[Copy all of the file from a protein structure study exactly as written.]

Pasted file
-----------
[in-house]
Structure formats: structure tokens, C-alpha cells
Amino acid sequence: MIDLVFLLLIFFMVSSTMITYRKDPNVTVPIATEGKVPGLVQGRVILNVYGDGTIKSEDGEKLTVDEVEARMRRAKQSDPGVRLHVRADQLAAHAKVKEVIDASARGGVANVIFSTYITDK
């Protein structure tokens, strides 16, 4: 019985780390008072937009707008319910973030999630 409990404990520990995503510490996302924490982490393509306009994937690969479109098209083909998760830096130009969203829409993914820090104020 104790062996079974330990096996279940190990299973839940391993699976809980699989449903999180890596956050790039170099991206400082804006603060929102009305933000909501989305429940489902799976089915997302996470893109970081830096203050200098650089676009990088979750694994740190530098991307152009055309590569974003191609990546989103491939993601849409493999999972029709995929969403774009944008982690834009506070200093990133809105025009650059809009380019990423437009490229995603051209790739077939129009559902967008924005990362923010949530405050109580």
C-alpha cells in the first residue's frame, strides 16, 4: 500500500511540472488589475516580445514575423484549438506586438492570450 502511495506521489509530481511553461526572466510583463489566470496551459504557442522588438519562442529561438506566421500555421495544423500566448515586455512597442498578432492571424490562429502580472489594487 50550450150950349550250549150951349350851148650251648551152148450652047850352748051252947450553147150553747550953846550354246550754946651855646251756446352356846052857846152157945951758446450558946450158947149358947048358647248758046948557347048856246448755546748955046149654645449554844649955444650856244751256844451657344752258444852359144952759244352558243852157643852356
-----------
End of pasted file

[in-house]
Structure formats: structure tokens, C-alpha cells
Amino acid sequence: MIDLVFLLLIFFMVSSTMITYRKDPNVTVPIATEGKVPGLVQGRVILNVYGDGTIKSEDGEKLTVDEVEARMRRAKQSDPGVRLHVRADQLAAHAKVKEVIDASARGGVANVIFSTYITDK
């Protein structure tokens, strides 16, 4: 019985780390008072937009707008319910973030999630 409990404990520990995503510490996302924490982490393509306009994937690969479109098209083909998760830096130009969203829409993914820090104020 104790062996079974330990096996279940190990299973839940391993699976809980699989449903999180890596956050790039170099991206400082804006603060929102009305933000909501989305429940489902799976089915997302996470893109970081830096203050200098650089676009990088979750694994740190530098991307152009055309590569974003191609990546989103491939993601849409493999999972029709995929969403774009944008982690834009506070200093990133809105025009650059809009380019990423437009490229995603051209790739077939129009559902967008924005990362923010949530405050109580």
C-alpha cells in the first residue's frame, strides 16, 4: 500500500511540472488589475516580445514575423484549438506586438492570450 502511495506521489509530481511553461526572466510583463489566470496551459504557442522588438519562442529561438506566421500555421495544423500566448515586455512597442498578432492571424490562429502580472489594487 50550450150950349550250549150951349350851148650251648551152148450652047850352748051252947450553147150553747550953846550354246550754946651855646251756446352356846052857846152157945951758446450558946450158947149358947048358647248758046948557347048856246448755546748955046149654645449554844649955444650856244751256844451657344752258444852359144952759244352558243852157643852356